"They were from people who had come into the office, intending to kill themselves and the volunteers managed to talk them out of it and got them to leave their weapons. Over the years, we've had criminals admit things to us.

"As the service is confidential, we would never tell the police.

"If the thing they have done is ghastly,0 then we encourage them to make a clean breast of it."

It is a grim fact that, in the age of the call centre, the Samaritans provide Scotland's most vital call centres of all.

As the organisation prepares to celebrate its 40th anniversary next month, the need for its services has never been greater. Forty years ago, there were 360 calls a year. Now there are 28,000.

The number of people under 25 struggling with relationships, violence, drink, drugs, homelessness and depression seems to be increasing all the time.

Suicide rates among young people - especially men - have never been higher. She says there is a misconception that suicidal people are usually mentally ill.

"Most callers are cold-blooded and organised about wanting to commit suicide."

Kay was a 38-year-old housewife, with a prosperous husband and two young children when she helped launch the Samaritans in Glasgow.

She had time on her hands, but did not fancy the staple diet of late Fifties middle-class wives - golfing and bridge. And her late husband, Donald, a businessman, also became a Samaritan.

Forty per cent of the work then was with unmarried girls who had become pregnant. The problems that haven't changed over four decades are the constants of marital dispute and alcohol.

Kay, an MBE, still does a four-hour shift in the Samaritans office once a fortnight.

"I was talking to a man not long ago. I said: `I'm probably old enough to be your mother.' He said: `That's impossible.' At a pinch, I could have been his grandmother, but it really cheered me up, and made me realise I don't come across as old as I am."

m.reid@sundaymail.co.uk

Horror of the Ugandan kids

MELANIE REID'S article on the Ugandan mass murder last week was offensive.

She should know that this massacre included children who probably didn't know what `cult' meant, yet their lives were taken.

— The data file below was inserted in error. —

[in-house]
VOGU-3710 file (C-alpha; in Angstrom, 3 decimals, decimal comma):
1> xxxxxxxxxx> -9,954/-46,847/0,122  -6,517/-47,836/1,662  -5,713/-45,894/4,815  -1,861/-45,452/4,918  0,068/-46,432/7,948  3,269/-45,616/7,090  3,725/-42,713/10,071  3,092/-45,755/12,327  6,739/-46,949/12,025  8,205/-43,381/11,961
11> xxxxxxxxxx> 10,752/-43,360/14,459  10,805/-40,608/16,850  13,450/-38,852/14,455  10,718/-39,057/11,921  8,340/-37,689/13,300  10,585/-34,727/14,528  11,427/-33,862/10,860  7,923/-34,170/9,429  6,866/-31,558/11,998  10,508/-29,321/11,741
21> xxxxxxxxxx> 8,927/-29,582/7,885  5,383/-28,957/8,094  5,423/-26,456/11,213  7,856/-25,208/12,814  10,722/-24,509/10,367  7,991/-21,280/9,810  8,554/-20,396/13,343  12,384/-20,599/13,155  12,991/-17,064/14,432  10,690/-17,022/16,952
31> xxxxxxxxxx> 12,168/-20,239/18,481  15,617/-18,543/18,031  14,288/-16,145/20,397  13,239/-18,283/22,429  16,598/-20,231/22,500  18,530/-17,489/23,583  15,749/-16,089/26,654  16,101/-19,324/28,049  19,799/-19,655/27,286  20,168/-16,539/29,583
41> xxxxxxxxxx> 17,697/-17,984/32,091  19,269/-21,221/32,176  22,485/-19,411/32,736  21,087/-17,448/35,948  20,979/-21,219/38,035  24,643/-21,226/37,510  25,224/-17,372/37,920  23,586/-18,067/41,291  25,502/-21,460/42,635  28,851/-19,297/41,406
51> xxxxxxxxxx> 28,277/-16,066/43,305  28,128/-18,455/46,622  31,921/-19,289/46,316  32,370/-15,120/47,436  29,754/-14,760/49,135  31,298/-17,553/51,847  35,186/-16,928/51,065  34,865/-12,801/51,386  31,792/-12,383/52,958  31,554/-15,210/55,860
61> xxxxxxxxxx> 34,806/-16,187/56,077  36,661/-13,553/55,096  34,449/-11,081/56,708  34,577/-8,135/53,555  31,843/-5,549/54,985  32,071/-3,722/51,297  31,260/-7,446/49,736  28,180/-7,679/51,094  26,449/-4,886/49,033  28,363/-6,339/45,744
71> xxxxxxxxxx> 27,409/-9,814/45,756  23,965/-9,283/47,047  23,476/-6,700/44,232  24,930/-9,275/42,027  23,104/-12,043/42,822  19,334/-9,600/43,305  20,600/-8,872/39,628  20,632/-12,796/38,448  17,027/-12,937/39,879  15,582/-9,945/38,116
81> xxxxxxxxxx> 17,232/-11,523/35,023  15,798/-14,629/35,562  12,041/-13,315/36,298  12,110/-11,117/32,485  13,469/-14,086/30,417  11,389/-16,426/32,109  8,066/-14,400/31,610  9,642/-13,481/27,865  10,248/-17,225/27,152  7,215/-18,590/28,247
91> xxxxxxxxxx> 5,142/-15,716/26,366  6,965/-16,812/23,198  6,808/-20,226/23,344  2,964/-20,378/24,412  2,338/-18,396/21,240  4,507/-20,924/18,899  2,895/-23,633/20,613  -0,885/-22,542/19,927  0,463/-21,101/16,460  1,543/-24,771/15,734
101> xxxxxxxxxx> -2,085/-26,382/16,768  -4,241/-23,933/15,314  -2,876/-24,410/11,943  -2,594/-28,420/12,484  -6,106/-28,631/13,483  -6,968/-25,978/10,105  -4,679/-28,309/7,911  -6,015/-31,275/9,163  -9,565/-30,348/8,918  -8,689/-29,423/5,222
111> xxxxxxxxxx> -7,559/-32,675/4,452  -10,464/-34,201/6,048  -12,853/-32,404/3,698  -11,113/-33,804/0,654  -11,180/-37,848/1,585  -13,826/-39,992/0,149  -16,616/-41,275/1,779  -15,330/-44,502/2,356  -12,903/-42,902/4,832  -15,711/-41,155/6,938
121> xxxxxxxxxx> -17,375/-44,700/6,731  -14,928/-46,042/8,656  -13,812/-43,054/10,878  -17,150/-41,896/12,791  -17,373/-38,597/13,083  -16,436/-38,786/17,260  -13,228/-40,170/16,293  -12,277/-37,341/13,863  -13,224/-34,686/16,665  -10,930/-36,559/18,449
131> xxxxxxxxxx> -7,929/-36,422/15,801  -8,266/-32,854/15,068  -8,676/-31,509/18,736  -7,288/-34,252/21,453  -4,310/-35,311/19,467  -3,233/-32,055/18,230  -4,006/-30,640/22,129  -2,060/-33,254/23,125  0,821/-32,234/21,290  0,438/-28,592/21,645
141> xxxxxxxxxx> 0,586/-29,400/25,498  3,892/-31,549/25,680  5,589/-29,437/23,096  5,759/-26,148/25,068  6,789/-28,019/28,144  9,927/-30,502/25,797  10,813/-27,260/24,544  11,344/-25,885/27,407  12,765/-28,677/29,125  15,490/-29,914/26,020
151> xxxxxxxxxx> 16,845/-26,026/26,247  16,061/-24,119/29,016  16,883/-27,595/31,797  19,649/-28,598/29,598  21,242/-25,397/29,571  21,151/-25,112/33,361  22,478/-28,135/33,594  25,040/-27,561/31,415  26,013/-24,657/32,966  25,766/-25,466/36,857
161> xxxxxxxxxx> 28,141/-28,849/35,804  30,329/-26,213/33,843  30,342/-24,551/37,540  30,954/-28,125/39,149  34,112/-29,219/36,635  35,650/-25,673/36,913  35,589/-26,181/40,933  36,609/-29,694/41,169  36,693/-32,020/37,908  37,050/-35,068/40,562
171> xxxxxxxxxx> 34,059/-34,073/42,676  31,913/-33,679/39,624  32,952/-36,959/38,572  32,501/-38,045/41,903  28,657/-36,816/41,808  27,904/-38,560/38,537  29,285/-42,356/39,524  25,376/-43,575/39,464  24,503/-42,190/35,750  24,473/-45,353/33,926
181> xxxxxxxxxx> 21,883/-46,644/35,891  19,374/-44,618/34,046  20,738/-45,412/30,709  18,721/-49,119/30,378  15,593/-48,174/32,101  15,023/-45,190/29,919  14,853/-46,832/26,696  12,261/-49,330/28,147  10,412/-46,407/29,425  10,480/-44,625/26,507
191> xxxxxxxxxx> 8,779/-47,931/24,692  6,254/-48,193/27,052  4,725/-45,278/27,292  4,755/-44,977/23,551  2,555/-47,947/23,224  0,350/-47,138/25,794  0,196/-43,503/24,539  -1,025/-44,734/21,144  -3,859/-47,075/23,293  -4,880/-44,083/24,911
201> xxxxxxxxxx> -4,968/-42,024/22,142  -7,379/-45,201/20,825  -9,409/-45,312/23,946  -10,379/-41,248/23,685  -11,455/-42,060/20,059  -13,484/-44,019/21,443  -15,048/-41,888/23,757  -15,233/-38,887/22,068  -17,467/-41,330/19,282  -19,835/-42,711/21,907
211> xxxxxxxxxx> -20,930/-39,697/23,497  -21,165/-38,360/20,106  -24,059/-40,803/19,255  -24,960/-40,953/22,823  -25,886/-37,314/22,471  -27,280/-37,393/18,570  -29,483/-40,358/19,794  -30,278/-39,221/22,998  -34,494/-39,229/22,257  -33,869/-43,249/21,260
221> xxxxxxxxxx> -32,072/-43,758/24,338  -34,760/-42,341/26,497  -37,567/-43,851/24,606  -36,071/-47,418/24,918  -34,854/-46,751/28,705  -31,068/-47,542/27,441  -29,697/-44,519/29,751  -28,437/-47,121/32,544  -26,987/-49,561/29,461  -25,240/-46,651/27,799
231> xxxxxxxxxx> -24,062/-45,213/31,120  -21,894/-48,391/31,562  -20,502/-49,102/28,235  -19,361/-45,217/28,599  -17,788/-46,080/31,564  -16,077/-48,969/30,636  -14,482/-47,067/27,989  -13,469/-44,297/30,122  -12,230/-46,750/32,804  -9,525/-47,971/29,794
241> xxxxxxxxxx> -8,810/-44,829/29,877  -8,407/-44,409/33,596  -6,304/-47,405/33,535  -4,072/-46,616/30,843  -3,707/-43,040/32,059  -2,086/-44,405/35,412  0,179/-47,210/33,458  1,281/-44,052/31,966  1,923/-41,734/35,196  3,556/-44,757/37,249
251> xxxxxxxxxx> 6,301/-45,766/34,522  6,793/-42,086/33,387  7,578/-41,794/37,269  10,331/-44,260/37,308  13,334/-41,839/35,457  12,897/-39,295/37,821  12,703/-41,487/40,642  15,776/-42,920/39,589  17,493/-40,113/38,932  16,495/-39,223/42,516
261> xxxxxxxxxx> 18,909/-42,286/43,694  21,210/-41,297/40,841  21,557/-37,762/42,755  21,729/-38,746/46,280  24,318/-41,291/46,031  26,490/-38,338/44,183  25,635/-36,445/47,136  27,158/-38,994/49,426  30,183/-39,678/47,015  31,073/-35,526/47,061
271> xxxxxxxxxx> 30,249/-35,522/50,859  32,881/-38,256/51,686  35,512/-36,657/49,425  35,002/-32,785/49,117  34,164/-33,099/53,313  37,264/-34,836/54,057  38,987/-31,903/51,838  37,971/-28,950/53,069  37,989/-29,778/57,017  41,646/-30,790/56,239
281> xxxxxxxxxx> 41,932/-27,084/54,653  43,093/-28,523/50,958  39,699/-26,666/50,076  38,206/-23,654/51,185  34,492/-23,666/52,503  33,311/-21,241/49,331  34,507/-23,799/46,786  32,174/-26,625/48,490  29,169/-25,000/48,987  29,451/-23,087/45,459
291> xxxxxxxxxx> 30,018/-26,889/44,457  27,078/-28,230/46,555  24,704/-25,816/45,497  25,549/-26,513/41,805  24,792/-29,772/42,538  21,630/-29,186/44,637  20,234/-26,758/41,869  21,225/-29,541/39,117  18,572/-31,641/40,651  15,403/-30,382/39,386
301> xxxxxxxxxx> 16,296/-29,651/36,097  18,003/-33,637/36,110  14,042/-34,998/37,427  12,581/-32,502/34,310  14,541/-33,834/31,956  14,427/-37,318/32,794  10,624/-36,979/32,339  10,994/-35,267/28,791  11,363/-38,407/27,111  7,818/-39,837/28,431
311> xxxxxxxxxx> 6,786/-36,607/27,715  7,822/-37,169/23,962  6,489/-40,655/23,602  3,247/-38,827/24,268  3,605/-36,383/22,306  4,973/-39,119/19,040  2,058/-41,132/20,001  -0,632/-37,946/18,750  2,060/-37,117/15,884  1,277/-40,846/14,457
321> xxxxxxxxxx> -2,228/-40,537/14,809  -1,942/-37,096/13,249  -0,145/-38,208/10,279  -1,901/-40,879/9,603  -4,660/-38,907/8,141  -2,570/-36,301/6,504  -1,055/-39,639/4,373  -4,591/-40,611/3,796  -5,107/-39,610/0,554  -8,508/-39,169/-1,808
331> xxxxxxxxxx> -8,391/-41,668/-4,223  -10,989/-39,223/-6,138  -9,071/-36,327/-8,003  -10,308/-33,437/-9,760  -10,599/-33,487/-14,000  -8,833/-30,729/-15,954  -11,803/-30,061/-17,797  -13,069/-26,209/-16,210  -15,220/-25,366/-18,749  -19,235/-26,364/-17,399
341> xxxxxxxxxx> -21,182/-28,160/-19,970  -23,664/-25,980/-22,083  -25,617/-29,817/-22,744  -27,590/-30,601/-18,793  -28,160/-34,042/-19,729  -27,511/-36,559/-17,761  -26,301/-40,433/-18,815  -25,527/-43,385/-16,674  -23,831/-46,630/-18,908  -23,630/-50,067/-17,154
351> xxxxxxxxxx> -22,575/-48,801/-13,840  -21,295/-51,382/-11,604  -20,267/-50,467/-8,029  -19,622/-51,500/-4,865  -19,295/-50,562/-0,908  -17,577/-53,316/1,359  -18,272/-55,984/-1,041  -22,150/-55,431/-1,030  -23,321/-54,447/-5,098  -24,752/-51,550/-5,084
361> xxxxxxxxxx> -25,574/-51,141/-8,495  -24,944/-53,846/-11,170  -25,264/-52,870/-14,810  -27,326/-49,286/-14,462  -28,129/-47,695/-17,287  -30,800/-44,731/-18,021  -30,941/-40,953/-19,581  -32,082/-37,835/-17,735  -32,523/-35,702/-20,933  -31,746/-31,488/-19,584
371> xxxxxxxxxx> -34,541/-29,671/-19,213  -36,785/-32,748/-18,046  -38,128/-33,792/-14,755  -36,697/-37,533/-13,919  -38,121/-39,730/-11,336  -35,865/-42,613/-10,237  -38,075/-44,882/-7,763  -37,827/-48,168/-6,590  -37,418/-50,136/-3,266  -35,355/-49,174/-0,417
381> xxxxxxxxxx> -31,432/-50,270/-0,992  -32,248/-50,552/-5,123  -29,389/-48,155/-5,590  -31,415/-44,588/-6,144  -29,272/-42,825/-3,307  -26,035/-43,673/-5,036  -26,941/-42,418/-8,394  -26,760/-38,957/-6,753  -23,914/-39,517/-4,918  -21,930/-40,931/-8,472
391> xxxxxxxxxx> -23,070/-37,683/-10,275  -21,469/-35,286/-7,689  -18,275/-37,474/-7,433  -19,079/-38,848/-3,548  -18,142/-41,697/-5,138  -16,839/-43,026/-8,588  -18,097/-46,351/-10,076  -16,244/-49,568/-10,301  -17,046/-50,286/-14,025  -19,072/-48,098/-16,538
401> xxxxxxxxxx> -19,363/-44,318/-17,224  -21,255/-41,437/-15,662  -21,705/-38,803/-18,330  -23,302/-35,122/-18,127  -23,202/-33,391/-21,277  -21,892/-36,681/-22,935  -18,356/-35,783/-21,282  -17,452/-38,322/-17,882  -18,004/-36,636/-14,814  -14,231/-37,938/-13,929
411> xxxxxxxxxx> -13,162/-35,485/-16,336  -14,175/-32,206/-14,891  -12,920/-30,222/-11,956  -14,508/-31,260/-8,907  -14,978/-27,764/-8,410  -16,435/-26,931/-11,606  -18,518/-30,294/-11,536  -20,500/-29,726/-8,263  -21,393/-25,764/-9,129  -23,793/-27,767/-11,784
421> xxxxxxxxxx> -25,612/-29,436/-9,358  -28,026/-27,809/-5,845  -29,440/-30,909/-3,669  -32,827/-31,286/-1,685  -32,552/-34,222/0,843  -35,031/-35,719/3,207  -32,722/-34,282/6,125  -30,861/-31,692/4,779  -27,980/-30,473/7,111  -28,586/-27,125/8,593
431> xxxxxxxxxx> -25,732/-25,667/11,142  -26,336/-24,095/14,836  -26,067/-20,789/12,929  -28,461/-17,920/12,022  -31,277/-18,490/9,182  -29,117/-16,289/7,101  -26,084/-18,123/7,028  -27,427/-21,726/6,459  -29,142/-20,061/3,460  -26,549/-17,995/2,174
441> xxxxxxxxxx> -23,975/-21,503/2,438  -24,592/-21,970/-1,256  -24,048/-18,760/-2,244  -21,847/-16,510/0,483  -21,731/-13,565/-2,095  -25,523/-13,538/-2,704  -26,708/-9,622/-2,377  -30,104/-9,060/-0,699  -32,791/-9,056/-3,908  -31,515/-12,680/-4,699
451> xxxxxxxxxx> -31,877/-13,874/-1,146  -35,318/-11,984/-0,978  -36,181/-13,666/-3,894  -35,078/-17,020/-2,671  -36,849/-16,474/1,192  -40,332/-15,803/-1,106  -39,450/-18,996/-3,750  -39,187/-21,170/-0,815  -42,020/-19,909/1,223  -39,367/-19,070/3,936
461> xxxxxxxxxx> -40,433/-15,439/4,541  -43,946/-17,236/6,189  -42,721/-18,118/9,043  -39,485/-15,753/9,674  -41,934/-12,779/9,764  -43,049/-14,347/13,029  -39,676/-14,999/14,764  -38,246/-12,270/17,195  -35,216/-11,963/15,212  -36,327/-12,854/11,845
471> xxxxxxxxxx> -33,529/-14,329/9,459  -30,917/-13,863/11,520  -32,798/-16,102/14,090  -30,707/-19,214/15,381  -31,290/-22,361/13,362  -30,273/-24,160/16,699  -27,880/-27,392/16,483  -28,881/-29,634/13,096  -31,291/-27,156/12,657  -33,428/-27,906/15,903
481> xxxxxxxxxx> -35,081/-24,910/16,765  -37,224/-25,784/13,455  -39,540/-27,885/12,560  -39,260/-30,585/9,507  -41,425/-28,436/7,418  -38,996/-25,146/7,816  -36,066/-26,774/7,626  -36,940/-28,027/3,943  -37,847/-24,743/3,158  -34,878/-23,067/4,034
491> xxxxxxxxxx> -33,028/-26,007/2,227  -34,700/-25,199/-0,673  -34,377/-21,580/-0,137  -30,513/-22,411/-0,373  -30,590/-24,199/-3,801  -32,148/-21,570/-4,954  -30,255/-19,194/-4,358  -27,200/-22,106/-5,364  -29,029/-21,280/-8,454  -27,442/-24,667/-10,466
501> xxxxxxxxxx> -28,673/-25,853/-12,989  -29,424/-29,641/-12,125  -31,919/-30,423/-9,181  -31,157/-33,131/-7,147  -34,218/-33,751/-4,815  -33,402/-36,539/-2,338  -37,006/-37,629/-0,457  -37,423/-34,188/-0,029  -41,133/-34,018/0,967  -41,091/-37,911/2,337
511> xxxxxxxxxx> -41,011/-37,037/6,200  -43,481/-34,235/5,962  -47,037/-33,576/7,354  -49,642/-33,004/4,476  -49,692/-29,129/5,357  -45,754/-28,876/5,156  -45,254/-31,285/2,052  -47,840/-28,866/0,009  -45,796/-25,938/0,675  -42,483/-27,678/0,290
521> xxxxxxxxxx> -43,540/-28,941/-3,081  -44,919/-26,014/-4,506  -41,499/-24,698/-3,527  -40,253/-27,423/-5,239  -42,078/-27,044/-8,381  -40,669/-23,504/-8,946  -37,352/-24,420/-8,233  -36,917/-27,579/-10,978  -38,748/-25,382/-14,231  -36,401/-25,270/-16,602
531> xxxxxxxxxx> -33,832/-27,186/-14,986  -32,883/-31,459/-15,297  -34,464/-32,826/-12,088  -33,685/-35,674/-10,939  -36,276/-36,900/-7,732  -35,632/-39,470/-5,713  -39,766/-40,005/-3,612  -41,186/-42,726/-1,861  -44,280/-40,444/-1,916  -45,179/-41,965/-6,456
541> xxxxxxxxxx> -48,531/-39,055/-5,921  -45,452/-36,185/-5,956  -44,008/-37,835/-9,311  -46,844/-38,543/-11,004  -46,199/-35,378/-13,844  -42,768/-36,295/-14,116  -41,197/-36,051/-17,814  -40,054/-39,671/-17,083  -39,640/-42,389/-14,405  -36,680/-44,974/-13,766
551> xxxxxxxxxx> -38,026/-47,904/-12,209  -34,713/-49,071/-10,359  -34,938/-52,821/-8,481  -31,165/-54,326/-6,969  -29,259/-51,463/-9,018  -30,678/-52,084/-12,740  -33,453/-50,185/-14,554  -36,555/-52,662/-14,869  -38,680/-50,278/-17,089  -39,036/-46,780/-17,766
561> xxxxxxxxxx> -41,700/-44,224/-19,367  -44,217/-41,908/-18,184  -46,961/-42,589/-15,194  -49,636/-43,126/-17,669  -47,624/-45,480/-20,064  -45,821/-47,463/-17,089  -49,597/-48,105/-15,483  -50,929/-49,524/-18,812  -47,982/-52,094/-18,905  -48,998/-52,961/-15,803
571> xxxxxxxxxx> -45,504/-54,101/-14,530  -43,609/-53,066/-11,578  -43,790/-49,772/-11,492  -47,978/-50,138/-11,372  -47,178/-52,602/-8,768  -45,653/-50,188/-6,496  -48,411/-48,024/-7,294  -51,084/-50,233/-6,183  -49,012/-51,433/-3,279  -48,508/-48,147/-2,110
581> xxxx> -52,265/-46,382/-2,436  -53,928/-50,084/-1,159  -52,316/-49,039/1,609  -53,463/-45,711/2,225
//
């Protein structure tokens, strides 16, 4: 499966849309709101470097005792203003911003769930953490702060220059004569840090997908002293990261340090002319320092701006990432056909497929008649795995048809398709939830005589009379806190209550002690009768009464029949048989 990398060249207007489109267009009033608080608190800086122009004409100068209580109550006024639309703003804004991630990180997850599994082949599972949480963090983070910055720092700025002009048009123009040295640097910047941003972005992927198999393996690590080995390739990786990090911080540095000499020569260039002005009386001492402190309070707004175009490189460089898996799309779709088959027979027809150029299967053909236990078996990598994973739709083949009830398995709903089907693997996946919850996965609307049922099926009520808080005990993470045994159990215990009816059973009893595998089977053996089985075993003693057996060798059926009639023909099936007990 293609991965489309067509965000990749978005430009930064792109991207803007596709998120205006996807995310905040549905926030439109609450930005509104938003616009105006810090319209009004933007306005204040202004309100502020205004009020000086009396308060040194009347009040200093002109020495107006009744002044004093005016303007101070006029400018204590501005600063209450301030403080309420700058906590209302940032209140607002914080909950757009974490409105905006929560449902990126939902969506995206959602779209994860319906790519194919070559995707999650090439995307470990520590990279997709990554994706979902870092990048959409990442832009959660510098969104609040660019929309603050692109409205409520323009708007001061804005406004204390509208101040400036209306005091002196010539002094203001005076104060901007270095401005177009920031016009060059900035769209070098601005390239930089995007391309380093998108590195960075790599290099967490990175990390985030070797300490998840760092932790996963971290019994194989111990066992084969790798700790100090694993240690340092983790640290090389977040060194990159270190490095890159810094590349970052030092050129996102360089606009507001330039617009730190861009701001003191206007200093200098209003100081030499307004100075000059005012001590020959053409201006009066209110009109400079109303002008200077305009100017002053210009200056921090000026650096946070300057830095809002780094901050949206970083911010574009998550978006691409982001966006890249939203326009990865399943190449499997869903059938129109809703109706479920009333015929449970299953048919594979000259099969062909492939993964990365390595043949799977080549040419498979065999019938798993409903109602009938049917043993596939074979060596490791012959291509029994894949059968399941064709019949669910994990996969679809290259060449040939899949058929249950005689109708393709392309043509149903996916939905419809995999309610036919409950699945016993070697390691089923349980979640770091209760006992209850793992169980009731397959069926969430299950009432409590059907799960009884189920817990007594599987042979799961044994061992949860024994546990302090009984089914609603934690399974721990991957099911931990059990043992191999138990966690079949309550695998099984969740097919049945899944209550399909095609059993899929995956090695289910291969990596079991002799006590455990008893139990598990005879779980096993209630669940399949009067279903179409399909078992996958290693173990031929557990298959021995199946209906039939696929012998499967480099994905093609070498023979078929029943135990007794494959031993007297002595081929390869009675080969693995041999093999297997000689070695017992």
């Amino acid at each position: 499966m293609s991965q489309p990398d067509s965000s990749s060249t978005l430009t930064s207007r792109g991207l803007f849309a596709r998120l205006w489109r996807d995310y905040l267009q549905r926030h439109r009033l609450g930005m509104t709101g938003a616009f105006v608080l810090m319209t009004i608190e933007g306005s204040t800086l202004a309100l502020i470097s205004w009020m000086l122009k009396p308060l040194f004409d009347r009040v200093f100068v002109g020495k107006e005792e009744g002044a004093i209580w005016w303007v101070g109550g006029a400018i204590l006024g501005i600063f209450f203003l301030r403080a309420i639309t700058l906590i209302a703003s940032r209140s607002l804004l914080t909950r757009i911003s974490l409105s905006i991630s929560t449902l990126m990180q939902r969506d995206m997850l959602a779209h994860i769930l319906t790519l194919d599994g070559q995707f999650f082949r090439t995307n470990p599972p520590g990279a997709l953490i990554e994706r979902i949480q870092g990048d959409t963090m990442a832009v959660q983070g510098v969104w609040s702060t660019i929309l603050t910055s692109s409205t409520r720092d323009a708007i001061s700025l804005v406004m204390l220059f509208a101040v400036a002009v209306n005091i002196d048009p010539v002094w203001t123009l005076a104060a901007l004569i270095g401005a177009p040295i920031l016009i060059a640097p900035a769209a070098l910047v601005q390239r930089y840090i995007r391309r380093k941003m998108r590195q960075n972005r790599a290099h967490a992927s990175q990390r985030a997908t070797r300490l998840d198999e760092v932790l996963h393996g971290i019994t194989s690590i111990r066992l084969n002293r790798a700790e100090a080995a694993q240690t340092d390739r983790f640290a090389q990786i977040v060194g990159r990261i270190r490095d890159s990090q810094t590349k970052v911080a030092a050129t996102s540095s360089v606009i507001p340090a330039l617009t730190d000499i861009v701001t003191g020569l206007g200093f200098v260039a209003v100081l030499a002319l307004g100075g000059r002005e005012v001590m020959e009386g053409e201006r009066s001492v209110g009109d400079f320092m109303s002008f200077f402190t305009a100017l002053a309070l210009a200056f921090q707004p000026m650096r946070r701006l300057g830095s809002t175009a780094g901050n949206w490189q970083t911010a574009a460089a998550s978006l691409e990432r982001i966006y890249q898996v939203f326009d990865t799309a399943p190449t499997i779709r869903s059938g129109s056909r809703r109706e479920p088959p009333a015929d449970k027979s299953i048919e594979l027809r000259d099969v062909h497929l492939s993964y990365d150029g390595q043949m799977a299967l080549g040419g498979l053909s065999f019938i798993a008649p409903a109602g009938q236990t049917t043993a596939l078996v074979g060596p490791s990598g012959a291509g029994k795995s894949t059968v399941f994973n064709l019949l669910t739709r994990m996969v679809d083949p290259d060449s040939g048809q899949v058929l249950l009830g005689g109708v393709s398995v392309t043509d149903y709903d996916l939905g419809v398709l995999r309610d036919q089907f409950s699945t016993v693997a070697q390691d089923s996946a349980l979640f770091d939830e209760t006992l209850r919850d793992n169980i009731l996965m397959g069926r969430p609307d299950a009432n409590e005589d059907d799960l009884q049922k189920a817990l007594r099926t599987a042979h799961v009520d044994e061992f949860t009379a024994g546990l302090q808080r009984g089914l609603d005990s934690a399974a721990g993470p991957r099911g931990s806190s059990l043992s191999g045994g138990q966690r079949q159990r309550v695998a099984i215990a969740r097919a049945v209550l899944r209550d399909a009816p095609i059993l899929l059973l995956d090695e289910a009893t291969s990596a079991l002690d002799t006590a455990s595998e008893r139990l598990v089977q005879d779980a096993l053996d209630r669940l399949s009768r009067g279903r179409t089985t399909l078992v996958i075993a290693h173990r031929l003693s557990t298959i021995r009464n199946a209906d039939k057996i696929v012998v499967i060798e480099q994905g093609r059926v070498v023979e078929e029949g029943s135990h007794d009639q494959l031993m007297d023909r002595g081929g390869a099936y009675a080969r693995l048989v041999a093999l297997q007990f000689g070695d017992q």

I was devastated by this news and I am sorry that you feel the way you do. - Iain Andrew, by e-mail.

Robbed of right to life

DOES Melanie really believe that the murders of innocent children caught up in the Ugandan cult did the world a favour?

These children did not "choose to follow a tin god". They were given no choice.

I hope that, when discussing the joy of childhood in future articles, Melanie Reid may remember that these children were given no right to enjoy theirs. - Lindsey McKenna, by e-mail.

Green light for Robson

MELANIE REID said last week Robson Green carried on as if he was a sex symbol.

Robson Green is a very down-to-earth person who has worked for years to get where he is today.

How does Melanie know he's a "skinny little tart"?

She always seems to have something bad to say about people. Why don't you look for the good in them instead? - Gemma O'Hagan, by e-mail.

Sean is my dream man

AT last, I thought I was the only person mystified by the success of Robson Green.

He's a fairly limited actor, bland and ordinary. Maybe that's the secret of his attraction.

I now know that when all other women swoon at his feet, Melanie and I will still have each other to talk to.

Sean Connery is at least 30 years older than me, but he's an actor with real charisma. - Rhona McGlasken, Edinburgh.

Let Harry be a grown-up

GET real, Melanie. Everyone has to grow up, even the fictional Harry Potter.

Harry can't stay locked forever in a pre-pubescent limbo. If more children's books treated life like it really is, then fewer kids might stumble blindly into teenage pregnancy or drugs.

There has to be writing which bridges the gap between childish fantasy and stuff like Trainspotting. - Eilidh Johnstone, Aberdeen.
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Title Annotation:Features
Author:Reid, Melanie
Publication:Sunday Mail (Glasgow, Scotland)
Date:Apr 9, 2000
Words:1405